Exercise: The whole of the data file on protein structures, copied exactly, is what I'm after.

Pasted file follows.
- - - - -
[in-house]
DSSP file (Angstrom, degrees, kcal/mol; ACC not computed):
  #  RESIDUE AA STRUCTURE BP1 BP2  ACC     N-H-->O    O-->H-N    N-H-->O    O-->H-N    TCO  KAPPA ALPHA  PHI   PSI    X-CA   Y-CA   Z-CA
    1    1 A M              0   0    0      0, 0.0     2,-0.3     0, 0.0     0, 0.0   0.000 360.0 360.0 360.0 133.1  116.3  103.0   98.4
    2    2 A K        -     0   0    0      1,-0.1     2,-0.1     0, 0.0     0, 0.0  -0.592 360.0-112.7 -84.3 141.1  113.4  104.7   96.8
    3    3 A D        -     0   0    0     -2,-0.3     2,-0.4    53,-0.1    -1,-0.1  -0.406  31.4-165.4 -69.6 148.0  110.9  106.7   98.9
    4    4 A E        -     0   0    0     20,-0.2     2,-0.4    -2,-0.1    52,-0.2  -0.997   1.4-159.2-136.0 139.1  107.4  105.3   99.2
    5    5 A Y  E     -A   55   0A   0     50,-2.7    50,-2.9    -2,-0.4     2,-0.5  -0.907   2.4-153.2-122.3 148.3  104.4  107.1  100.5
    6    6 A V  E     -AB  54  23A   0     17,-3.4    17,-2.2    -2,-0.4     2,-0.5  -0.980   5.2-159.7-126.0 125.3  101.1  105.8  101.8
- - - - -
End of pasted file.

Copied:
[in-house]
DSSP file (Angstrom, degrees, kcal/mol; ACC not computed):
  #  RESIDUE AA STRUCTURE BP1 BP2  ACC     N-H-->O    O-->H-N    N-H-->O    O-->H-N    TCO  KAPPA ALPHA  PHI   PSI    X-CA   Y-CA   Z-CA
    1    1 A M              0   0    0      0, 0.0     2,-0.3     0, 0.0     0, 0.0   0.000 360.0 360.0 360.0 133.1  116.3  103.0   98.4
    2    2 A K        -     0   0    0      1,-0.1     2,-0.1     0, 0.0     0, 0.0  -0.592 360.0-112.7 -84.3 141.1  113.4  104.7   96.8
    3    3 A D        -     0   0    0     -2,-0.3     2,-0.4    53,-0.1    -1,-0.1  -0.406  31.4-165.4 -69.6 148.0  110.9  106.7   98.9
    4    4 A E        -     0   0    0     20,-0.2     2,-0.4    -2,-0.1    52,-0.2  -0.997   1.4-159.2-136.0 139.1  107.4  105.3   99.2
    5    5 A Y  E     -A   55   0A   0     50,-2.7    50,-2.9    -2,-0.4     2,-0.5  -0.907   2.4-153.2-122.3 148.3  104.4  107.1  100.5
    6    6 A V  E     -AB  54  23A   0     17,-3.4    17,-2.2    -2,-0.4     2,-0.5  -0.980   5.2-159.7-126.0 125.3  101.1  105.8  101.8